June 30 marked the 200th anniversary of the birth of Frederic Bastiat. If one were to list the top 10 advocates of liberty, French philosopher-economist Bastiat would rank high on that list. He'd easily outrank any one of the founders of our nation.
I'm honored to have been invited by the New York-based Foundation for Economic Education (fec.org) to give the keynote address at a conference celebrating Bastiat's birthday, which was held in Carcassonne, France, near where Bastiat spent most of his short life (1801-1850).
You say: "Williams, who's this guy, Bastiat? We've never heard of him." Frederic Bastiat wrote several important works, among them "Economic Sophisms" and "The Law." In all of his writings, he attacked tyranny, economic ignorance and self-serving myths. His observations about human nature and government are just as true today as during his time.
Bastiat warned: "Now since man is naturally inclined to avoid pain -- and since labor is pain in itself -- it follows that man will resort to plunder whenever plunder is easier than work. History shows this quite clearly. And under these conditions, neither religion nor morality can stop it."
What does Bastiat mean by plunder? Plunder is when people forcibly take the property of another. It's legalized plunder when people use government, such as our Congress, to do the same thing. Or, as Bastiat put it, "The state is the great fiction by which everybody tries to live at the expense of everyone else."
Since people covet and try to take what belongs to others, Bastiat said, it is evident, then, that the proper law (government) is to use the power of its collective force to stop this fatal tendency to plunder instead of to work. All the measures of the law should protect property and punish plunder."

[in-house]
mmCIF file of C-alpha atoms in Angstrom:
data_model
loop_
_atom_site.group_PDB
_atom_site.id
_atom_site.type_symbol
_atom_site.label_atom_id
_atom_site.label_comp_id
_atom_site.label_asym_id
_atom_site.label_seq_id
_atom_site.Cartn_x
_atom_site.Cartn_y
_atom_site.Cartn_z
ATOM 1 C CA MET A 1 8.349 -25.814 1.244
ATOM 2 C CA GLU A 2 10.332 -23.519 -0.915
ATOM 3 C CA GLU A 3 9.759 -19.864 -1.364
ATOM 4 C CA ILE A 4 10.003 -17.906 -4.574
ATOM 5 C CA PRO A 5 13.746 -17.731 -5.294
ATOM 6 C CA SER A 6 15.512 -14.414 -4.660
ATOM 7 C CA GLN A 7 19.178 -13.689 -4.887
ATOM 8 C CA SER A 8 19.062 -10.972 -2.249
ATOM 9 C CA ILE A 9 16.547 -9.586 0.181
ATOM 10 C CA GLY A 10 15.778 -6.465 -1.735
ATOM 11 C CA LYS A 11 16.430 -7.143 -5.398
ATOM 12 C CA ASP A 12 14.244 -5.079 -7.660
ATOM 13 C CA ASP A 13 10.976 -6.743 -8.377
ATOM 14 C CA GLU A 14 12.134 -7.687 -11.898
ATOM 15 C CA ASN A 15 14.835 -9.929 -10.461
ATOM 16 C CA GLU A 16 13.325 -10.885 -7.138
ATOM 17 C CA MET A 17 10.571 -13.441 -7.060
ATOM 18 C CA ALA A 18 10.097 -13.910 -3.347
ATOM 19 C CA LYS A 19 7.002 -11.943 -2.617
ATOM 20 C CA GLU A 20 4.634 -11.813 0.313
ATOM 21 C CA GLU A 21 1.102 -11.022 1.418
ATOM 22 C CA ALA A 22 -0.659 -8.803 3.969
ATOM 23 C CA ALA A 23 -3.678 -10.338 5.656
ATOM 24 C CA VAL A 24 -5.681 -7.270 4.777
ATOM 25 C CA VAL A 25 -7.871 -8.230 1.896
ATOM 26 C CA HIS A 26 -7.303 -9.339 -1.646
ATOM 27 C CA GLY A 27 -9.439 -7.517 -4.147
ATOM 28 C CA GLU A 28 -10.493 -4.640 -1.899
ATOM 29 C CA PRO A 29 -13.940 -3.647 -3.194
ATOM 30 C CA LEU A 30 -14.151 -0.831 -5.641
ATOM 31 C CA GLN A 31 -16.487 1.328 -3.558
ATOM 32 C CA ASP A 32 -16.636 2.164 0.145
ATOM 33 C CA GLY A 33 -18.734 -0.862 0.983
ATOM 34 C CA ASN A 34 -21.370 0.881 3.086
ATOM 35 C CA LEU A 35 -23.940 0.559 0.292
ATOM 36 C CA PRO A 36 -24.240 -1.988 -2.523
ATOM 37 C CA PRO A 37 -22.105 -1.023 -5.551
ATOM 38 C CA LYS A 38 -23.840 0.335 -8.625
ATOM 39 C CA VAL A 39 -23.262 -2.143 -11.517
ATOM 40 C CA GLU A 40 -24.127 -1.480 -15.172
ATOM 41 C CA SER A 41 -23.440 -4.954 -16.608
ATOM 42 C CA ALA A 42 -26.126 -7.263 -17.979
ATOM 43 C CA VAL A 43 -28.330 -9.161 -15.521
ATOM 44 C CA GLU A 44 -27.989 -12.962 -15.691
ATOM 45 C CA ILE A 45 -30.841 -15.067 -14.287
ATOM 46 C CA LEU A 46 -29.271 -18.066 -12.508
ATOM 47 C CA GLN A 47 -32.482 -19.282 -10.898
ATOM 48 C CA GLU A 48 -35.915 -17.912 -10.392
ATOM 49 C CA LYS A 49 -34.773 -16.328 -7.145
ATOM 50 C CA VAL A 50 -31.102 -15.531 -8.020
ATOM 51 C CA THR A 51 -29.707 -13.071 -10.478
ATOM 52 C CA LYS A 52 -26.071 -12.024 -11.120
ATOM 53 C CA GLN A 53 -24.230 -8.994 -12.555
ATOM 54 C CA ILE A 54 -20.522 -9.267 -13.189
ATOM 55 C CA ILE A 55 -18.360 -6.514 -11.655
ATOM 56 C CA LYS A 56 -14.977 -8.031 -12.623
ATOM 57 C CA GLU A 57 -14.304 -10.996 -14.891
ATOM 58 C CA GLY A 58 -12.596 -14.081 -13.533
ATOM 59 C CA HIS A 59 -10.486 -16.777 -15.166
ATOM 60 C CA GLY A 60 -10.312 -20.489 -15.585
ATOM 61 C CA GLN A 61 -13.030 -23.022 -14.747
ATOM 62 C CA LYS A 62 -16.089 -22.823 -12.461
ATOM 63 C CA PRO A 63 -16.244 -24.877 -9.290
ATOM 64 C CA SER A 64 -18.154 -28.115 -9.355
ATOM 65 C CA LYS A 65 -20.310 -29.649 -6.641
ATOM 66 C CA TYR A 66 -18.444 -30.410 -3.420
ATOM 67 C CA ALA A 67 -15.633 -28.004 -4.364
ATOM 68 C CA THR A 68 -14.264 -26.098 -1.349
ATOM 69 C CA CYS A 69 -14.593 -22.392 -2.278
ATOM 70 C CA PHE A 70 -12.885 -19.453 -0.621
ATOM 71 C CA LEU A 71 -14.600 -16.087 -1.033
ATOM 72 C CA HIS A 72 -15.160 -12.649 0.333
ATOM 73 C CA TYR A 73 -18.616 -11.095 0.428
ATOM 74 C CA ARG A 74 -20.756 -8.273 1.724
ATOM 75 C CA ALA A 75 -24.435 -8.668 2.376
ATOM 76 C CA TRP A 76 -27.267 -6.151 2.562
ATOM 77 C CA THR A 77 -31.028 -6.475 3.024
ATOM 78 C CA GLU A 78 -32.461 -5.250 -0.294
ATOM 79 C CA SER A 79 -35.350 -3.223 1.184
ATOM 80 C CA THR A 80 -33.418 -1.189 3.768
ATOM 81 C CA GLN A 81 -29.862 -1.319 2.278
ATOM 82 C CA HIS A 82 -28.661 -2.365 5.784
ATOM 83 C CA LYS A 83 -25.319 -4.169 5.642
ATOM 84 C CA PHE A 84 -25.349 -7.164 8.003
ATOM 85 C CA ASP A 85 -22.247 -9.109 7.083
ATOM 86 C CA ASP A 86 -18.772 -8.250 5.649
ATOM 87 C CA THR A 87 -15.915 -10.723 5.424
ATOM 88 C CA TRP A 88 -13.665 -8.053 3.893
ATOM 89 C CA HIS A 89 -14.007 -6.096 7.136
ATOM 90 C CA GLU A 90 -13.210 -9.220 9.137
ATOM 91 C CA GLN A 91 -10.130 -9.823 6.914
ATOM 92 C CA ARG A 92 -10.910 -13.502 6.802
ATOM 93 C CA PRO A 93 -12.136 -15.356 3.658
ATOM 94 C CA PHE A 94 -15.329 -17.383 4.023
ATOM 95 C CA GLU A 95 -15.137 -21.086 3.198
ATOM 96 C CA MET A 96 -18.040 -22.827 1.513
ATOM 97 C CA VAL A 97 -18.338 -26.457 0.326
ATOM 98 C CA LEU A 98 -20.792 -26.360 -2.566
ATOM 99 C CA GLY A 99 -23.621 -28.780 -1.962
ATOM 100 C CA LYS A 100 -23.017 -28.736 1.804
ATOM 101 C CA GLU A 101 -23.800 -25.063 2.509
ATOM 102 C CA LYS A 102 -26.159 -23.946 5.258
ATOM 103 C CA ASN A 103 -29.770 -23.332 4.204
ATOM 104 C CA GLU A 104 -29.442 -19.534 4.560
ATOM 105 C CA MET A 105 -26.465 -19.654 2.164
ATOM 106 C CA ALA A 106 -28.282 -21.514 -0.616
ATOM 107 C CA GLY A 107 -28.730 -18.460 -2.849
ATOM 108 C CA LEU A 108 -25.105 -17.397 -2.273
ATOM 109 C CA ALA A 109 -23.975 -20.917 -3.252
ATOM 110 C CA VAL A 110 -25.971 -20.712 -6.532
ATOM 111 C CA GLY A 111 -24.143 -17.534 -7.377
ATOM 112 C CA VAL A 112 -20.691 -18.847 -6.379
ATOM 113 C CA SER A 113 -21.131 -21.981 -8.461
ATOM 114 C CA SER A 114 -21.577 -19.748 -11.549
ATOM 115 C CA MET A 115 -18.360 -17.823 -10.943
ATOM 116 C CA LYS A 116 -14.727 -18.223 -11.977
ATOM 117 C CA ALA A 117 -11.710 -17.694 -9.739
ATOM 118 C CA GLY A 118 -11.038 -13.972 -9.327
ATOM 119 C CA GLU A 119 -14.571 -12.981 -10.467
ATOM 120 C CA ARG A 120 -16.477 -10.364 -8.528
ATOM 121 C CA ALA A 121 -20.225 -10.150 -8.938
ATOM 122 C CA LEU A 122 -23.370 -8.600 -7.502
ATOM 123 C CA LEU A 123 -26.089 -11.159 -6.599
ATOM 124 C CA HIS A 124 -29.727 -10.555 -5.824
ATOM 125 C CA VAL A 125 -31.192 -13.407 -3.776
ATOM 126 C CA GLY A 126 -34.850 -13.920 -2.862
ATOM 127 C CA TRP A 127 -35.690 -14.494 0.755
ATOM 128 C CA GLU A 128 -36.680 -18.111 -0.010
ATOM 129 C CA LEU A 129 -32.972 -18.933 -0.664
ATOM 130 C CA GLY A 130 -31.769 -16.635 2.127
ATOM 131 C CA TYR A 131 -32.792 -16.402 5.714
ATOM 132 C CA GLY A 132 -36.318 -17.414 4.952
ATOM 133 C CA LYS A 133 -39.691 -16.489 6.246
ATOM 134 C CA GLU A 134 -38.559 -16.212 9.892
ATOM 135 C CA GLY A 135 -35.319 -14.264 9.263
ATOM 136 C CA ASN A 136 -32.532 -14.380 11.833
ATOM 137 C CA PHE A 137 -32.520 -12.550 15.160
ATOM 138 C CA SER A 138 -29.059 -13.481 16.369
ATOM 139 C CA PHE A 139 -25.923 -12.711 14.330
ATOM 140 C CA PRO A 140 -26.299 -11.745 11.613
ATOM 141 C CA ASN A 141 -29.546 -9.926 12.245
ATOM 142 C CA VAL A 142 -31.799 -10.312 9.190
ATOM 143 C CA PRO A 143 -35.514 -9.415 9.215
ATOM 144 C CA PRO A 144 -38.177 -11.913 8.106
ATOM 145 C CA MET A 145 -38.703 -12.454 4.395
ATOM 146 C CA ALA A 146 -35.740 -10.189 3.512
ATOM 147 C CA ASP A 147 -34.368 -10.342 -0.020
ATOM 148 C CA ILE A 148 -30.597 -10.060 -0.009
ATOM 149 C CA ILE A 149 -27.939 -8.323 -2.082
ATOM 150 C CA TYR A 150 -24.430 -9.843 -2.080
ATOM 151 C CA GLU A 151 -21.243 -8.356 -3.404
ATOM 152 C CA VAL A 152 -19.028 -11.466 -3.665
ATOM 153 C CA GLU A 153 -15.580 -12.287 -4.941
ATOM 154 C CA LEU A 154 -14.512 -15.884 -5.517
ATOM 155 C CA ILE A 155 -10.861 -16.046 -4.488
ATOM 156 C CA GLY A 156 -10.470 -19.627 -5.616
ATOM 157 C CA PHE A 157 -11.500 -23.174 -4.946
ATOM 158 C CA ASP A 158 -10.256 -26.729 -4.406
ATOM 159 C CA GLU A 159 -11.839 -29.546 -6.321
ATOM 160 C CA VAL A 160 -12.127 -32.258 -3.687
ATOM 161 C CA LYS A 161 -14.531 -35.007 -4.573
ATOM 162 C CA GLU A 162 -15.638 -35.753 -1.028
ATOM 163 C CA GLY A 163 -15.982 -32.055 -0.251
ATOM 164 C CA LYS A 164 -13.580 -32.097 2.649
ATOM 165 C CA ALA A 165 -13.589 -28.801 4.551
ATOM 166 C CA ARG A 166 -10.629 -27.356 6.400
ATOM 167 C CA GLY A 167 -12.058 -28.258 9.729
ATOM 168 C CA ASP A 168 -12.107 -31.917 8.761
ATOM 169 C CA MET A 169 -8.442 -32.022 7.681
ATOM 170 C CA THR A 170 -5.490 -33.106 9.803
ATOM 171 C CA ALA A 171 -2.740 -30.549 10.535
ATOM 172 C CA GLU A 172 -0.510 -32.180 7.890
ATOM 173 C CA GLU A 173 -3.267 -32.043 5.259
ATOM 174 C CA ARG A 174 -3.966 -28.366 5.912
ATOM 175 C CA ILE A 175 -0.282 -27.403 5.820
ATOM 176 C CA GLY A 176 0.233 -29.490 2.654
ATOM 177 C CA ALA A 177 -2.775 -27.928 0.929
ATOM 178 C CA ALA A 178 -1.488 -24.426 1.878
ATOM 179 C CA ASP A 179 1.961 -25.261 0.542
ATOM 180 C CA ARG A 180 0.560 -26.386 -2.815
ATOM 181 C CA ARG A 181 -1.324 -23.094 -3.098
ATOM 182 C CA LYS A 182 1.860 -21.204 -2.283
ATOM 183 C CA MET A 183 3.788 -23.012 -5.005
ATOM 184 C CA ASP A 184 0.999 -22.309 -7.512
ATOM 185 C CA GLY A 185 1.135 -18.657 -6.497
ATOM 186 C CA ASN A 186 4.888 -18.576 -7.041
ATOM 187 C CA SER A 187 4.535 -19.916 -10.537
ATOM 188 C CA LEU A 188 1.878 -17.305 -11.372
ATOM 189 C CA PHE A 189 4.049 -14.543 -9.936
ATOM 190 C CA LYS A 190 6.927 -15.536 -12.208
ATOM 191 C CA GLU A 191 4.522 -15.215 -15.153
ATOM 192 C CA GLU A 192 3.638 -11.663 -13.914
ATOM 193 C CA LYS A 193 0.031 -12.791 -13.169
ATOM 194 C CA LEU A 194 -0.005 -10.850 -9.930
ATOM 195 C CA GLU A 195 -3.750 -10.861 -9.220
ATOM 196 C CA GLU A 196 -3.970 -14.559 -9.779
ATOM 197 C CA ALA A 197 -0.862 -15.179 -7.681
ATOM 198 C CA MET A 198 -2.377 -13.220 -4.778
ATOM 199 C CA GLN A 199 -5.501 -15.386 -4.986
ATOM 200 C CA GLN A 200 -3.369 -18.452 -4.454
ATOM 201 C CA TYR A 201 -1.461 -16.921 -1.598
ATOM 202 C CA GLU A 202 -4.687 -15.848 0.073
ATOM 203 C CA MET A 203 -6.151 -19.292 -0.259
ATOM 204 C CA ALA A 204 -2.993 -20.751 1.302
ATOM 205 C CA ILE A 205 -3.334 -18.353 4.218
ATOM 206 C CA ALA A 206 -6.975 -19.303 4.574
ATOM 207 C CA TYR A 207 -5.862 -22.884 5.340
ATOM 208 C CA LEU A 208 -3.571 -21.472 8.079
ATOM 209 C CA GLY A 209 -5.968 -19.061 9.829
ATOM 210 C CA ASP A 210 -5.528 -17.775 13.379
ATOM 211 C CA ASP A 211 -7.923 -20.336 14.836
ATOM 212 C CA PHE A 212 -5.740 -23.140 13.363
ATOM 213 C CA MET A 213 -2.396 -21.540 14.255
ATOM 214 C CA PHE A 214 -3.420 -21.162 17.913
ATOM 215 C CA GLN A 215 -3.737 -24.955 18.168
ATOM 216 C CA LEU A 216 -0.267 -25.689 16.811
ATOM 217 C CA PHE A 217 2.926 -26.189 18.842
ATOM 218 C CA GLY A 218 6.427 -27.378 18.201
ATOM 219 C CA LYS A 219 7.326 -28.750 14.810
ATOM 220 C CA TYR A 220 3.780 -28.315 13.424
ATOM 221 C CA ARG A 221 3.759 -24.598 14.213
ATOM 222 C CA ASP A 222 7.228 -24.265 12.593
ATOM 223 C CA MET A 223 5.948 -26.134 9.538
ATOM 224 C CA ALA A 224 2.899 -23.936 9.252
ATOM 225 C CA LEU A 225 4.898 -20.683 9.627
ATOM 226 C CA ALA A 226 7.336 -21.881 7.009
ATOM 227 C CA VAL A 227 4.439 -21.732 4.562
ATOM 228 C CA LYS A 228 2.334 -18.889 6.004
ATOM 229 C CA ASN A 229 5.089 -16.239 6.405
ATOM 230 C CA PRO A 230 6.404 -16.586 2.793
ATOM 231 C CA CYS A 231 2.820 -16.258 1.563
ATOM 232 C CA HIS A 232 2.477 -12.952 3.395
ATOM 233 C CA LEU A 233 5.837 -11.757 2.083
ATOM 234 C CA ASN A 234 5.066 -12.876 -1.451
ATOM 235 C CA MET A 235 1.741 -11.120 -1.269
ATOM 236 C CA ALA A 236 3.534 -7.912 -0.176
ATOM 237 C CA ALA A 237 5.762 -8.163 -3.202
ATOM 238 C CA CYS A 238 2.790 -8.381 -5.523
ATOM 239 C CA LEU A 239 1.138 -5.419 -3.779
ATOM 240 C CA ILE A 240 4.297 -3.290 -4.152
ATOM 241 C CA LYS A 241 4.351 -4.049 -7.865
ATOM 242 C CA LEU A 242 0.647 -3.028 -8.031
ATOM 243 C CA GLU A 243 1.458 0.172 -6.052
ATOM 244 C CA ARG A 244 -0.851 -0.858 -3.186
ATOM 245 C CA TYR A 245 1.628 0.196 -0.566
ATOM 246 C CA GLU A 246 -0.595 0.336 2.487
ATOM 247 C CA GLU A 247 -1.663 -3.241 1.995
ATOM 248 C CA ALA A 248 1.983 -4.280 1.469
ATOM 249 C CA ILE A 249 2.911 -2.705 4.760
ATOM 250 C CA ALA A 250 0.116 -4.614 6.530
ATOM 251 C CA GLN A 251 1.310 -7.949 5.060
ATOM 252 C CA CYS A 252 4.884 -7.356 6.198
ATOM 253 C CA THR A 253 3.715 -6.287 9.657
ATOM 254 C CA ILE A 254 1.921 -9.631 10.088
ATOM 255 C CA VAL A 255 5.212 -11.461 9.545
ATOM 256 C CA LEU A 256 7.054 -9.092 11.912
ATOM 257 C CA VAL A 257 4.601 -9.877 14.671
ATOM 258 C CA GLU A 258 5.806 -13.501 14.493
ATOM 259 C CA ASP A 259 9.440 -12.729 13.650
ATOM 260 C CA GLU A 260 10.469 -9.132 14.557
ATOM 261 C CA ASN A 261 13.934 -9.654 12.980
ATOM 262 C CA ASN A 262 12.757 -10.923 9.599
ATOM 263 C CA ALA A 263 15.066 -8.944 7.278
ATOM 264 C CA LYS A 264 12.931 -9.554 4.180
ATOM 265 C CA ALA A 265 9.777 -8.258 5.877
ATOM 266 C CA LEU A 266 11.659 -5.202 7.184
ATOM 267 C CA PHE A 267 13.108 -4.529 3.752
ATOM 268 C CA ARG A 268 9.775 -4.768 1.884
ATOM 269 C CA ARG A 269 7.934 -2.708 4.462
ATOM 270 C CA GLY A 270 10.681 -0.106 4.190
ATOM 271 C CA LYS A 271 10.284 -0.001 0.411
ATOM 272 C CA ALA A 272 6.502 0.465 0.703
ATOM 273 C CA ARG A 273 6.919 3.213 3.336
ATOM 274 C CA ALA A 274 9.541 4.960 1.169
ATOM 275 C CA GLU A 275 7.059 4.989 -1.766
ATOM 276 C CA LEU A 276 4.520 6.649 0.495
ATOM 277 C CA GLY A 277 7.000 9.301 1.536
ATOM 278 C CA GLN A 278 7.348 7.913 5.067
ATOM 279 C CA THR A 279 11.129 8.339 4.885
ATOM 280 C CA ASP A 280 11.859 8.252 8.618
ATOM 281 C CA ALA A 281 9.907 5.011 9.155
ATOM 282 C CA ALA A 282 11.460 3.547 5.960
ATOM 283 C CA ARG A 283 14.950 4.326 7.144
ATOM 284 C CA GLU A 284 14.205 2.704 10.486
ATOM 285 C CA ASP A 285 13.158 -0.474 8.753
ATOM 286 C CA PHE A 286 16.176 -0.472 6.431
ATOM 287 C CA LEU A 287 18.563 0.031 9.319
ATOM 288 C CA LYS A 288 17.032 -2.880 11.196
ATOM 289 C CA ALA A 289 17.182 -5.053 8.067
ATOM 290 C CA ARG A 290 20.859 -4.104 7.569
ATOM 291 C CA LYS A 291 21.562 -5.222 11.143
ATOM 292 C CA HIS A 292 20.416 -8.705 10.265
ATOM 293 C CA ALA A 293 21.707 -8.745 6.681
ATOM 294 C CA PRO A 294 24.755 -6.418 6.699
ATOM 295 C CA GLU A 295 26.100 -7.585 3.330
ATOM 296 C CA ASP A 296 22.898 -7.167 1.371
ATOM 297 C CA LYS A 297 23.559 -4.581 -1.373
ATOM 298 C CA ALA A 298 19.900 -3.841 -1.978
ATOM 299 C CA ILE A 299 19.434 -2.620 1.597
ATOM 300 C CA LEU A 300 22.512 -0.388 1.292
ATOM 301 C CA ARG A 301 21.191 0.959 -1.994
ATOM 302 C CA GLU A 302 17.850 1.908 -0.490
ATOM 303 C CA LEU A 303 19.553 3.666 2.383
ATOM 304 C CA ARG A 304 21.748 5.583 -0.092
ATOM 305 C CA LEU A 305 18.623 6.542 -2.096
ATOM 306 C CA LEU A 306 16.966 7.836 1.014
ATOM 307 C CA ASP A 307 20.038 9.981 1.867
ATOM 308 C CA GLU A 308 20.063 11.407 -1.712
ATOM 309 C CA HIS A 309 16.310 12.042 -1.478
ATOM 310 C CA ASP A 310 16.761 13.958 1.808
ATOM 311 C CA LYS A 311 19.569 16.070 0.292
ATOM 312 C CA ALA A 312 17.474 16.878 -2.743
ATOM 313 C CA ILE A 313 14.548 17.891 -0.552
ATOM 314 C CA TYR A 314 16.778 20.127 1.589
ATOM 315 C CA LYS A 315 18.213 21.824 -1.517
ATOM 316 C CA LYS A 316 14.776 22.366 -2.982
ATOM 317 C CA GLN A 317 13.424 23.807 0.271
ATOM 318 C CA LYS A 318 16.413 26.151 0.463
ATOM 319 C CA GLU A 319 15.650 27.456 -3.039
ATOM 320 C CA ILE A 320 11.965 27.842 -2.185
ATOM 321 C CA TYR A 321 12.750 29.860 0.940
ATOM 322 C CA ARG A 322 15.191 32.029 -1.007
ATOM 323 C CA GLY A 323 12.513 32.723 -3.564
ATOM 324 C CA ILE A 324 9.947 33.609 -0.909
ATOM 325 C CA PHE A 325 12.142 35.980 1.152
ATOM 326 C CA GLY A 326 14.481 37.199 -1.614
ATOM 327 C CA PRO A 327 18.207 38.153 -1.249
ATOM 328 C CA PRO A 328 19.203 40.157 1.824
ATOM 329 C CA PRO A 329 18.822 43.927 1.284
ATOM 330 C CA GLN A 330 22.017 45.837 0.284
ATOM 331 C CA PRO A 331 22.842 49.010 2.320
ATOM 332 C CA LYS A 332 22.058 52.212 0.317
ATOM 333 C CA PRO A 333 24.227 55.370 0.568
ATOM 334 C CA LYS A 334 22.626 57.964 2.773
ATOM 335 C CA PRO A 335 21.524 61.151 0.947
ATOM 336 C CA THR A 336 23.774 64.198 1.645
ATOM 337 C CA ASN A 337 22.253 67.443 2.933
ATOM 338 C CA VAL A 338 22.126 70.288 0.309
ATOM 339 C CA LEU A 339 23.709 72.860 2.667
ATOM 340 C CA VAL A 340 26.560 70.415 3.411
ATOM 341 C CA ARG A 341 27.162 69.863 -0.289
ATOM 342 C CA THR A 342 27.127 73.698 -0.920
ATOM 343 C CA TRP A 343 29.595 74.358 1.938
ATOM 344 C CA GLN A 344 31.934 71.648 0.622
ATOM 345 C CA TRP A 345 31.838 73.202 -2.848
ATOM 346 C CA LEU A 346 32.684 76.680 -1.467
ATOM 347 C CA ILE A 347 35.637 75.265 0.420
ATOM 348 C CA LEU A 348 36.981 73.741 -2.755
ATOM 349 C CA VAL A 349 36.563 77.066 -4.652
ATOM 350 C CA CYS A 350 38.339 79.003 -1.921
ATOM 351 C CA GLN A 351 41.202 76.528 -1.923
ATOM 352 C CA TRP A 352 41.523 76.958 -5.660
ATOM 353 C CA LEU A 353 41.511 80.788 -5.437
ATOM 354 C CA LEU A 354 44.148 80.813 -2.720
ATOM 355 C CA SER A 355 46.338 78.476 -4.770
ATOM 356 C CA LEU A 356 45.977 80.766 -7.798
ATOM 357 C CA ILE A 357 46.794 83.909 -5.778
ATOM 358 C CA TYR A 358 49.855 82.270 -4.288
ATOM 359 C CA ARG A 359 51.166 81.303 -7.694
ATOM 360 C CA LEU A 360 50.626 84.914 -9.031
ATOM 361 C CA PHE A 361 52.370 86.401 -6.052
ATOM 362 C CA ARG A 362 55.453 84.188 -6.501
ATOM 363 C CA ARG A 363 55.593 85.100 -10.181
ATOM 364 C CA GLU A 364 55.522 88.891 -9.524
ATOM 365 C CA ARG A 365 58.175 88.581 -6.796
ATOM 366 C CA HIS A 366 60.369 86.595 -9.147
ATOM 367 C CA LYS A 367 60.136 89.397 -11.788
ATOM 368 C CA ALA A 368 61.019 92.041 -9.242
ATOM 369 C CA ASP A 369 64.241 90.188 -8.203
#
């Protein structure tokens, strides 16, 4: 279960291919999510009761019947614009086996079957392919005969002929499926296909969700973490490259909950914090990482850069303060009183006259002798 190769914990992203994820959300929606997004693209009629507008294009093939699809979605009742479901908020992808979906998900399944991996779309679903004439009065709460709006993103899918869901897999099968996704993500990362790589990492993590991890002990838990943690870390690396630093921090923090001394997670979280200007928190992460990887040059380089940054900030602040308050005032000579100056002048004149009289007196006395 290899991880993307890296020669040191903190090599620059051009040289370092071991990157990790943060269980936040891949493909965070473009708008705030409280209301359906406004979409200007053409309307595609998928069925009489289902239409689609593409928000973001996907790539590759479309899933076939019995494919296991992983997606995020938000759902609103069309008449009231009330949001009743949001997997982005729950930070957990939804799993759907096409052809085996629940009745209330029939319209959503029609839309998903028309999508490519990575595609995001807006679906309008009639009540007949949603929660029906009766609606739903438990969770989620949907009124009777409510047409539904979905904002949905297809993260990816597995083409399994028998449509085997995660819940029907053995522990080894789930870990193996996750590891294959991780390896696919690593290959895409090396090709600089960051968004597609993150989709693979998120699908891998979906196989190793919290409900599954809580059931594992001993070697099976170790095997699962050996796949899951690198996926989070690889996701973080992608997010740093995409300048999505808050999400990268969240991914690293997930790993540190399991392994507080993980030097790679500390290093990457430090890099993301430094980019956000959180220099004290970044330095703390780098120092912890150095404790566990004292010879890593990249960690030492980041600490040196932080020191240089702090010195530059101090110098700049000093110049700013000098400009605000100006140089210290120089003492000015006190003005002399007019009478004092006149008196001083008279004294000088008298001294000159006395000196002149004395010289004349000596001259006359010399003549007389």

Do our elected representatives protect property and punish plunder, or do they punish property and protect plunder? It's a mixed story. Two-thirds to three-quarters of next year's $2 trillion federal budget represents legalized plunder, where Congress makes it possible for one American to live at the expense of another. Most expenditures made by Washington's behemoth agencies such as the Department of Agriculture, Department of Health and Human Services, Department of Education, Department of Housing and Urban Development, and the Social Security Administration represent earnings forcibly taken from one American and given to another American.
This legalized plunder isn't limited to money handouts. There's plunder in the form of special privileges such as import tariffs and quotas, licenses and franchises, where government rigs the market in favor of certain sellers, particularly those making large campaign contributions.
Often legalized plunder is done in the name of the poor. Bastiat had a prediction about that: "When under the pretext of fraternity the legal code imposes mutual sacrifices on citizens, human nature is not thereby abrogated. Everyone will then direct his efforts toward contributing little to, and taking much from, the common fund of sacrifices. Now, is it the most unfortunate who gains from this struggle? Certainly not, but rather the most influential and calculating."
We Americans, at least the moral among us, are increasingly confronted with Bastiat's dilemma: "When law and morality contradict one another, the citizen has the cruel alternative of either losing his sense of morality or losing his respect for the law."
Frederic Bastiat admired our country, saying -- and noting the exceptions of slavery and tariffs -- "Look at the United States. There is no country in the world where the law is kept more within its proper domain: the protection of every person's liberty and property."' If Bastiat were alive today, I doubt whether he'd have that same level of admiration."